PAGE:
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The directory-based cache coherence protocol for the DASH multiprocessor

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5 Author(s)
Lenoski, D. ; Comput. Syst. Lab., Stanford Univ., CA, USA ; Laudon, J. ; Gharachorloo, K. ; Gupta, A.
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DASH is a scalable shared-memory multiprocessor whose architecture consists of powerful processing nodes, each with a portion of the shared-memory, connected to a scalable interconnection network. A key feature of DASH is its distributed direction-based cache coherence protocol. Unlike traditional snoopy coherence protocols, the DASH protocol does not rely on broadcast; instead it uses point-to-point messages sent between the processors and memories to keep caches consistent. Furthermore, the DASH system does not contain any single serialization or control point. While these features provide the basis for scalability, they also force a reevaluation of many fundamental issues involved in the design of a protocol. These include the issues of correctness, performance, and protocol complexity. The design of the DASH coherence protocol is presented and discussed from the viewpoint of how it addresses the above issues. Also discussed is a strategy for verifying the correctness of the protocol. A brief comparison of the protocol with the IEEE Scalable Coherent Interface protocol is made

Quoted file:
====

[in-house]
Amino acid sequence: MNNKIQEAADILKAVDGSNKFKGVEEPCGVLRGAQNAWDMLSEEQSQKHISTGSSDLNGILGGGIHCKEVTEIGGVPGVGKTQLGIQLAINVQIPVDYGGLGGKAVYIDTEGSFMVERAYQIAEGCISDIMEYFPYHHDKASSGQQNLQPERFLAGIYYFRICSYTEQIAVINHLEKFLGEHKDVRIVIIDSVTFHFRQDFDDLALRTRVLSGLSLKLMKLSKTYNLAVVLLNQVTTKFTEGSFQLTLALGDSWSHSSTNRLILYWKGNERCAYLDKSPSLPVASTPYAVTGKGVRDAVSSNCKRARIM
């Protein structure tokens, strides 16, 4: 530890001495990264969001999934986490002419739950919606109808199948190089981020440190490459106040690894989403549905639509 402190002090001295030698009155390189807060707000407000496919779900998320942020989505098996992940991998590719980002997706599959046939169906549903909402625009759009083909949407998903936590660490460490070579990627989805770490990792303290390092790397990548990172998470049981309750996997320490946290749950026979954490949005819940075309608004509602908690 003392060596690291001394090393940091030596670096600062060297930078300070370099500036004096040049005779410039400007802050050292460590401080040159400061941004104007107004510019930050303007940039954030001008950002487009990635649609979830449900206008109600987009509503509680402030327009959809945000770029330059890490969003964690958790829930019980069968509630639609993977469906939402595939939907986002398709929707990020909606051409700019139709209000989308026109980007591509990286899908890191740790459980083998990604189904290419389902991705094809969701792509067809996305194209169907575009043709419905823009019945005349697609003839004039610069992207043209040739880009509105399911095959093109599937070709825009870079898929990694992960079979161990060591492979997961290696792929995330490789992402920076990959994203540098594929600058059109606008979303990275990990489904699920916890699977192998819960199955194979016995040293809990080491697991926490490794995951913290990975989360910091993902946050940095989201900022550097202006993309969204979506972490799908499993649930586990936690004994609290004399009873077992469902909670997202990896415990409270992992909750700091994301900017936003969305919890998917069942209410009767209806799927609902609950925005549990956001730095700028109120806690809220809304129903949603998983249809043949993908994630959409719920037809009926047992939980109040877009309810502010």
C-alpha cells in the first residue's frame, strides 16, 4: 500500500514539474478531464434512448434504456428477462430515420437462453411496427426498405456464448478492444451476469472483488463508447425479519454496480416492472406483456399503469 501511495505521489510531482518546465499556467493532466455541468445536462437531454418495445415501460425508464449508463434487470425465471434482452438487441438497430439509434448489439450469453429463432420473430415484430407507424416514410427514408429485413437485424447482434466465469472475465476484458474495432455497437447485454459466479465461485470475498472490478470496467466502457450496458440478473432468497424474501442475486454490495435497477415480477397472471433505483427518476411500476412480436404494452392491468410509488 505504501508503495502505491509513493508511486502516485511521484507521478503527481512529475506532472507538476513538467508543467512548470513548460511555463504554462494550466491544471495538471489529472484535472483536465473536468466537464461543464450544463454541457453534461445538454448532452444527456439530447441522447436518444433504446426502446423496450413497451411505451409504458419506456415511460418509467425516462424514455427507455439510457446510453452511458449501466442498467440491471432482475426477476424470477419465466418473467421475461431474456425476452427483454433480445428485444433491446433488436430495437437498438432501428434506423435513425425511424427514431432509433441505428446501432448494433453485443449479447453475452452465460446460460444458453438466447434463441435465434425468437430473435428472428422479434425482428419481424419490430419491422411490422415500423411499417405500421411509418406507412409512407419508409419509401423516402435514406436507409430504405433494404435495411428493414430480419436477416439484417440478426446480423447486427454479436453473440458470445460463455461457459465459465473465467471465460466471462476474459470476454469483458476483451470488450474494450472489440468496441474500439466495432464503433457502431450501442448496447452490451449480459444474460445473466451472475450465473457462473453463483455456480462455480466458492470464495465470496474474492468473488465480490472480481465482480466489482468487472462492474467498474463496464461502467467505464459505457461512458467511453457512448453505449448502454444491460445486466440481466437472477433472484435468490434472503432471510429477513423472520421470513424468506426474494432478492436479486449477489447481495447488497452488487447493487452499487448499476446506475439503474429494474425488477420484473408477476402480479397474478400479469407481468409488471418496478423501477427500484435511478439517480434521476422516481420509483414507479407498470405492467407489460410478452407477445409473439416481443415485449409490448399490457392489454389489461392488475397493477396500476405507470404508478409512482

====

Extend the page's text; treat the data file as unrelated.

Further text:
Published in:

Computer Architecture, 1990. Proceedings., 17th Annual International Symposium on

Date of Conference:

28-31 May 1990